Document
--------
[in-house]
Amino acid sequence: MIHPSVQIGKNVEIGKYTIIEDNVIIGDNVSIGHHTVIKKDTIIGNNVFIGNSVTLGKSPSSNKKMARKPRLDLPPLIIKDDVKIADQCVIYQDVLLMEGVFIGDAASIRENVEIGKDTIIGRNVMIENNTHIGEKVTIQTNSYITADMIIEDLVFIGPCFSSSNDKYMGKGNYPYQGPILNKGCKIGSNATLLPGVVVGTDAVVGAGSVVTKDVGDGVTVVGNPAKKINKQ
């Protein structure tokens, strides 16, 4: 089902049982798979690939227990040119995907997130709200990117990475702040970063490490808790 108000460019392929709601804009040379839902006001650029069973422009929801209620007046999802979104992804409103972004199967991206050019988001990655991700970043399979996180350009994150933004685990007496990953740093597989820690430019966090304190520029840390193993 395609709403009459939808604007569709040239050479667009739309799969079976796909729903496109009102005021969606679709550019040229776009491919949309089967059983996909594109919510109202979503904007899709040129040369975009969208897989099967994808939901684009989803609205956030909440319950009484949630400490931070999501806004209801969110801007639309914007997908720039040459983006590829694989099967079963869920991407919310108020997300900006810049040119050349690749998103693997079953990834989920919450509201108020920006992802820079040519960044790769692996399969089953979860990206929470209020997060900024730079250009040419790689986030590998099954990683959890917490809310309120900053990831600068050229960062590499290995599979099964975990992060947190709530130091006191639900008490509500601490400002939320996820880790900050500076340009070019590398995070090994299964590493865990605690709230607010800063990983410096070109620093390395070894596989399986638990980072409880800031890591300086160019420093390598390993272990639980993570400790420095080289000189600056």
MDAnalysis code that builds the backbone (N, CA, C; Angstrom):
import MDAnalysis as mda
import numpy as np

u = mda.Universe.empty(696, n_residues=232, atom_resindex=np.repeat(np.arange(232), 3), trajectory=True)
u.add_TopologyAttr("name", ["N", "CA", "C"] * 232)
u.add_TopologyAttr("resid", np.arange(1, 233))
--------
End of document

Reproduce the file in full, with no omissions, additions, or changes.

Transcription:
[in-house]
Amino acid sequence: MIHPSVQIGKNVEIGKYTIIEDNVIIGDNVSIGHHTVIKKDTIIGNNVFIGNSVTLGKSPSSNKKMARKPRLDLPPLIIKDDVKIADQCVIYQDVLLMEGVFIGDAASIRENVEIGKDTIIGRNVMIENNTHIGEKVTIQTNSYITADMIIEDLVFIGPCFSSSNDKYMGKGNYPYQGPILNKGCKIGSNATLLPGVVVGTDAVVGAGSVVTKDVGDGVTVVGNPAKKINKQ
């Protein structure tokens, strides 16, 4: 089902049982798979690939227990040119995907997130709200990117990475702040970063490490808790 108000460019392929709601804009040379839902006001650029069973422009929801209620007046999802979104992804409103972004199967991206050019988001990655991700970043399979996180350009994150933004685990007496990953740093597989820690430019966090304190520029840390193993 395609709403009459939808604007569709040239050479667009739309799969079976796909729903496109009102005021969606679709550019040229776009491919949309089967059983996909594109919510109202979503904007899709040129040369975009969208897989099967994808939901684009989803609205956030909440319950009484949630400490931070999501806004209801969110801007639309914007997908720039040459983006590829694989099967079963869920991407919310108020997300900006810049040119050349690749998103693997079953990834989920919450509201108020920006992802820079040519960044790769692996399969089953979860990206929470209020997060900024730079250009040419790689986030590998099954990683959890917490809310309120900053990831600068050229960062590499290995599979099964975990992060947190709530130091006191639900008490509500601490400002939320996820880790900050500076340009070019590398995070090994299964590493865990605690709230607010800063990983410096070109620093390395070894596989399986638990980072409880800031890591300086160019420093390598390993272990639980993570400790420095080289000189600056």
MDAnalysis code that builds the backbone (N, CA, C; Angstrom):
import MDAnalysis as mda
import numpy as np

u = mda.Universe.empty(696, n_residues=232, atom_resindex=np.repeat(np.arange(232), 3), trajectory=True)
u.add_TopologyAttr("name", ["N", "CA", "C"] * 232)
u.add_TopologyAttr("resid", np.arange(1, 233))